“Look, if it wasn’t for Randy (Arozarena), I think there’s a case to be made Mike Zunino could have been MVP of the DS (Division Series) and ALCS. He was instrumental in getting those pitchers, navigating them through really tough moments, and came up with a big hit, or big home run, or big sac fly, it seemed like in every single game we won.”
The Rays have a particularly challenging pitching staff to catch, with a seemingly endless stable of power relief arms (known, in fact, as The Stable). They come from a wide array of arm angles, all throwing in the upper 90s or low 100s, with movement. That’s on top of the three aces — Blake Snell, Tyler Glasnow and Charlie Morton, who all have robust stuff of their own.
Zunino does a masterful job of handling them, and Cash fully realizes how valuable that is now, when every contest is so crucial. I’d expect Zunino to start every game of the World Series. Though Zunino’s cumulative postseason average is pretty typical — .182 (8-for-44) with a .196 on-base percentage — he has had several impactful moments.
Zunino, in fact, is the first player in history to hit under .150 in the regular season and have multiple home runs in the postseason. He has four of them — a two-run homer off Toronto ace Hyun-Jin Ryu in the second inning of the game that clinched the wild-card series; a two-run homer off the Yankees’ JA Happ in Game 2 of the Division Series, a 7-5 Rays’ win; a homer off Houston’s Lance McCullers Jr. in the seventh inning of a 4-2 win in Game 2 of the ALCS; and most notably, a homer off McCullers Jr. in the second inning of the decisive ALCS Game 7, which turned out to be the winning run in a 4-2 Tampa Bay pennant-winning triumph.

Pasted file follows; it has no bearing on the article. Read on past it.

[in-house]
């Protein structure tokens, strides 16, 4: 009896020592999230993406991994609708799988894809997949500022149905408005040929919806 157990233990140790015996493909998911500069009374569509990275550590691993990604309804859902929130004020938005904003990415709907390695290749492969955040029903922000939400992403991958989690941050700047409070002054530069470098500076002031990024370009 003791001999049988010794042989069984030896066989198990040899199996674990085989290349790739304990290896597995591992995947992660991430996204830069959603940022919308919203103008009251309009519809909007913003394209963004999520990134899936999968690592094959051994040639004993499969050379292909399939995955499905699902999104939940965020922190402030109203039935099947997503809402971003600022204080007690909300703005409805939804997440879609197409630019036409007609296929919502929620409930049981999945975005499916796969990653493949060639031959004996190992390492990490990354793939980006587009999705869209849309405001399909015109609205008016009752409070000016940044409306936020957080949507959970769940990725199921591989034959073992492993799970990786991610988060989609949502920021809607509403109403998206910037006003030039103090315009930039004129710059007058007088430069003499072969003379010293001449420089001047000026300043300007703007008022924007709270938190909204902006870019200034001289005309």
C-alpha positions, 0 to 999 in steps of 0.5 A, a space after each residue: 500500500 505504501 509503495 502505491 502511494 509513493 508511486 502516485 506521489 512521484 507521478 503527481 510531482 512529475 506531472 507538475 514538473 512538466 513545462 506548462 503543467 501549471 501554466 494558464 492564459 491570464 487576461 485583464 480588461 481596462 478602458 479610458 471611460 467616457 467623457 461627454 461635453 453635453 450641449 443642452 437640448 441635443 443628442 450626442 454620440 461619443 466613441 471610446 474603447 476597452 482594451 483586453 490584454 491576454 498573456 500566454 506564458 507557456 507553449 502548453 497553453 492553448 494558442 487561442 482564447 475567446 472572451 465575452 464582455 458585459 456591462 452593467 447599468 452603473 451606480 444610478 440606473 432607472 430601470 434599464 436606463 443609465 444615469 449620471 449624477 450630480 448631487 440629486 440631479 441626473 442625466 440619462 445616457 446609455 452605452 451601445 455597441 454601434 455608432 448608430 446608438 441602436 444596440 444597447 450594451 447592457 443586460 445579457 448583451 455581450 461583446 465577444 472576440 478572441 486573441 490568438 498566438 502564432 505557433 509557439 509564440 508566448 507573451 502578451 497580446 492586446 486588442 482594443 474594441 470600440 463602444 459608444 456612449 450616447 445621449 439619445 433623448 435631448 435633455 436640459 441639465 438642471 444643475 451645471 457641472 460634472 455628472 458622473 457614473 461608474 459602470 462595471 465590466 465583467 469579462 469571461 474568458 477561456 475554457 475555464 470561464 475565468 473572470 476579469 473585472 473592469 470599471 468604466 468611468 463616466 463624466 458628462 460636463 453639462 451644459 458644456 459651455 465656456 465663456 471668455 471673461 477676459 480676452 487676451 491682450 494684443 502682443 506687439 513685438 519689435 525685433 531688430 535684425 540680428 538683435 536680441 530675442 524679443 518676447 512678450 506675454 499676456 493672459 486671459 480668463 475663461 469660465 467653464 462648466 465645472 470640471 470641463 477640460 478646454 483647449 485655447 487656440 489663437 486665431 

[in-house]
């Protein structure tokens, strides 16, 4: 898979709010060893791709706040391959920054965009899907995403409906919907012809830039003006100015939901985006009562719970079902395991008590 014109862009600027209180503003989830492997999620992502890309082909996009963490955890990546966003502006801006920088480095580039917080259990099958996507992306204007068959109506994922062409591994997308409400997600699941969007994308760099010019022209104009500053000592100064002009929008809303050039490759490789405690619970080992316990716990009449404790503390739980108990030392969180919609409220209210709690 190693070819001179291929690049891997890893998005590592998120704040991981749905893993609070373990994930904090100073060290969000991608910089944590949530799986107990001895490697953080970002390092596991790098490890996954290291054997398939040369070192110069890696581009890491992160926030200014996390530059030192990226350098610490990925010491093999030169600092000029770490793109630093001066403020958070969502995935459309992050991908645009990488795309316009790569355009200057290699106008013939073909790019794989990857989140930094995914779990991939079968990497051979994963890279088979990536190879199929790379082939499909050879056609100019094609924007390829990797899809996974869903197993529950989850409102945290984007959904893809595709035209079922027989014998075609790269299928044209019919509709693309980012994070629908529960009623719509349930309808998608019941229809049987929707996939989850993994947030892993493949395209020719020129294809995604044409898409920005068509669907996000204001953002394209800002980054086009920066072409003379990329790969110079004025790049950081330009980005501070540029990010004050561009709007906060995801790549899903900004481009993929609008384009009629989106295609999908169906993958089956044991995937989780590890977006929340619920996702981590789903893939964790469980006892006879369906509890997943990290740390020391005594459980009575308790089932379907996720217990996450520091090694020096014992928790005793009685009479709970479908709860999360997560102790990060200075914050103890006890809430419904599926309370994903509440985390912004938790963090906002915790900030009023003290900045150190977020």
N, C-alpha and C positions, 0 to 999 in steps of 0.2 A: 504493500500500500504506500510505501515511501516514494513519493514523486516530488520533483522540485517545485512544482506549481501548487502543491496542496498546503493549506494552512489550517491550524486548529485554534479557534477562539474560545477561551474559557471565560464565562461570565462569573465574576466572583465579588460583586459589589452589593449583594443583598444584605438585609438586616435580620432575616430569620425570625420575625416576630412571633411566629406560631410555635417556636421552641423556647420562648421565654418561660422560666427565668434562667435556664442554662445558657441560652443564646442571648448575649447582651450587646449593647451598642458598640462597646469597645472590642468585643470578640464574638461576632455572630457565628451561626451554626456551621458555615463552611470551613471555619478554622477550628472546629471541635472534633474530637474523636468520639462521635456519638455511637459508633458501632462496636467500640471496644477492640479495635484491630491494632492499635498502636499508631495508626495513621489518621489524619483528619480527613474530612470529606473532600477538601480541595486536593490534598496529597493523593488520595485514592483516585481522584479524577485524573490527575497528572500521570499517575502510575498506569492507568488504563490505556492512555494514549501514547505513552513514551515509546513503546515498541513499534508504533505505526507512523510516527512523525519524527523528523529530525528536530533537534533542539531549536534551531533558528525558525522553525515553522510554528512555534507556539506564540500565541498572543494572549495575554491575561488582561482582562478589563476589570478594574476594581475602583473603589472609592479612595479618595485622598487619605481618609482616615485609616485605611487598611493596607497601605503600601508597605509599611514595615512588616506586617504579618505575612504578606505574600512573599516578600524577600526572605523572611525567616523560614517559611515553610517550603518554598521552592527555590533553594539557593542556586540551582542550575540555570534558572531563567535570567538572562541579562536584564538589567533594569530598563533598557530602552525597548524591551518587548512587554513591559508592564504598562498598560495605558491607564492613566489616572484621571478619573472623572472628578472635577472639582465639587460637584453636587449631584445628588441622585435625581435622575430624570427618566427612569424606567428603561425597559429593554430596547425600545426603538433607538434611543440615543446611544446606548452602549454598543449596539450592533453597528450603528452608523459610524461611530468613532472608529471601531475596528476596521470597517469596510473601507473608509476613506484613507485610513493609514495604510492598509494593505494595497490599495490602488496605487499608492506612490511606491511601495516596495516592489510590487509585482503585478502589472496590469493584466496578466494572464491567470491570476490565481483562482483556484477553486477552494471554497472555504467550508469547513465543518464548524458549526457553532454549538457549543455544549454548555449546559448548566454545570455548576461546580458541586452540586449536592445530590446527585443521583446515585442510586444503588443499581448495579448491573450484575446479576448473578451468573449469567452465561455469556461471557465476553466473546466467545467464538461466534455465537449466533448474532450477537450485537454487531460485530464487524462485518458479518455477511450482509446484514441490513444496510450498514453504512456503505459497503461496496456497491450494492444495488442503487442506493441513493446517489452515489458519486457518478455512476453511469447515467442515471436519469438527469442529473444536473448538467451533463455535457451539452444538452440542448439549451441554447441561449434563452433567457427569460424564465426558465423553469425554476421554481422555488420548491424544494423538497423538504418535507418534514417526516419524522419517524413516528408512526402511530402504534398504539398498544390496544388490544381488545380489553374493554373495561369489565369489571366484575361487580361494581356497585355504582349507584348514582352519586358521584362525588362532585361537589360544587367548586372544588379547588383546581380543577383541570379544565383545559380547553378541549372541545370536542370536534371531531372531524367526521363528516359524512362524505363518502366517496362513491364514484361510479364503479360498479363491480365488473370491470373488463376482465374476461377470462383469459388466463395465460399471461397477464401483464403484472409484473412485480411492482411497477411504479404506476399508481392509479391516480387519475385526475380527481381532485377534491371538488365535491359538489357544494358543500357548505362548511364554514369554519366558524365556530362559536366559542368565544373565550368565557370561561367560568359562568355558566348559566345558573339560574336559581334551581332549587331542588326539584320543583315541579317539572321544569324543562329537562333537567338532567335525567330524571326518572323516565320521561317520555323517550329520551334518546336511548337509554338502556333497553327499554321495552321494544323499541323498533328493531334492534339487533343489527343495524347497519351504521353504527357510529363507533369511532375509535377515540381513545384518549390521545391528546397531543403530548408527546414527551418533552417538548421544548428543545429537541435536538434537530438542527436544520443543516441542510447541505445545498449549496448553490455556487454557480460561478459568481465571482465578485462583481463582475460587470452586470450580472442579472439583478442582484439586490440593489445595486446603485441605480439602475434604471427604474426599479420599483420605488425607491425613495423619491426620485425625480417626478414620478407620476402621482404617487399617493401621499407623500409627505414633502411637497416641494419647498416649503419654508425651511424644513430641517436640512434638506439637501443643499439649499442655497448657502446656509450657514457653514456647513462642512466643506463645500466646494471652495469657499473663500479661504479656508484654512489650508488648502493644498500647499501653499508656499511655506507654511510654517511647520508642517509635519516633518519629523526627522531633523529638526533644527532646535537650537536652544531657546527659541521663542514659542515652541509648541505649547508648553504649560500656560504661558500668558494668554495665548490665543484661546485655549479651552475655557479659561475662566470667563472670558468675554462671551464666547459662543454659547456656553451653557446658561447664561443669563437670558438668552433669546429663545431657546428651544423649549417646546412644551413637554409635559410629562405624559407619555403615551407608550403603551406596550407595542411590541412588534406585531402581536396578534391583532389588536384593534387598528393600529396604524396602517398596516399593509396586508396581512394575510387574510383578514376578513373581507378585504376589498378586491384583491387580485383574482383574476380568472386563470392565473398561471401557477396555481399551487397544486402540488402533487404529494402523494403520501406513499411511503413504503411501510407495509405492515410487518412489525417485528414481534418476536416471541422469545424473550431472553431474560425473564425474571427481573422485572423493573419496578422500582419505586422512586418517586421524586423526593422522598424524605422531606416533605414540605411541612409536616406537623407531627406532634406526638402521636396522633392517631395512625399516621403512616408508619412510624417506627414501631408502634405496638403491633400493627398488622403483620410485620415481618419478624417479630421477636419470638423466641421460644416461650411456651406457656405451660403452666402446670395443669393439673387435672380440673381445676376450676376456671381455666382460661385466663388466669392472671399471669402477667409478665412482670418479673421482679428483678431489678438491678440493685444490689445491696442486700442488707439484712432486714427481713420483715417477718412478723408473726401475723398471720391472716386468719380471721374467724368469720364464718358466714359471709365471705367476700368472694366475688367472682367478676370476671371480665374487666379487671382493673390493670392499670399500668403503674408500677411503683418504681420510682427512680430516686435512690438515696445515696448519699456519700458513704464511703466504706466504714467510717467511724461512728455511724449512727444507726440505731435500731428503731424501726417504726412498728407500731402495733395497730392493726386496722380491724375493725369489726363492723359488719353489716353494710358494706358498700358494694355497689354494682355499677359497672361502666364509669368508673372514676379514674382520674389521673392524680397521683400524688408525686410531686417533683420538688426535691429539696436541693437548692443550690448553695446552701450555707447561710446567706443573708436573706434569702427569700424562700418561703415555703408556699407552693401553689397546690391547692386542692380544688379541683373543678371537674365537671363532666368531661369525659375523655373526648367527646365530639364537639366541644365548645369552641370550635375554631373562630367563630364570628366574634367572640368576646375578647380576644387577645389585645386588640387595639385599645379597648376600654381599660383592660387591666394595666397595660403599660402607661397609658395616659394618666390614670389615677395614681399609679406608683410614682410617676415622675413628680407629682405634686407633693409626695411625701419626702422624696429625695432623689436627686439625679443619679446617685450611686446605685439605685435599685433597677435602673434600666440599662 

It’s pretty clear Zunino, now 29, will never be a great hitter, or a good hitter, or maybe even a mediocre hitter, his seeming breakout 2017 season never replicated. Among all players in MLB history with at least 2,000 at-bats, his lifetime .200 average is fourth-worst — and one of the three below him is a pitcher from the 1800s, Tim Keefe (.187). No. 1 on the list, Bill Bergen, plied his .170 batting average from 1901 to 1911. The only modern comparable is another defense-minded catcher, Jeff Mathis, who has a .194 career mark from 2005-2020.
But Zunino, weak bat and all, has forged a vital niche on what might turn out to be the champions of baseball this year. When asked on a Zoom call during the ALCS what about the Rays’ organization fits him so well, he replied:
“I think the ability to allow us to be ourselves. You know, we’re not trying to fit into a mold. We’re not trying to be people we’re not …. That is a very, very hard thing to have players feel. Because at some point in your career, someone wants to put a finger on you as a player.
“And, man, it’s unbelievable, for what they said they could see in me, coming over from Seattle, and just giving me an opportunity. I’m extremely grateful for this organization, and it makes it that much more special that you know there’s a front office and there’s a team that believes in you.”
So if you want to say that Zunino has thrived once he left Seattle, that might be right on the mark after all.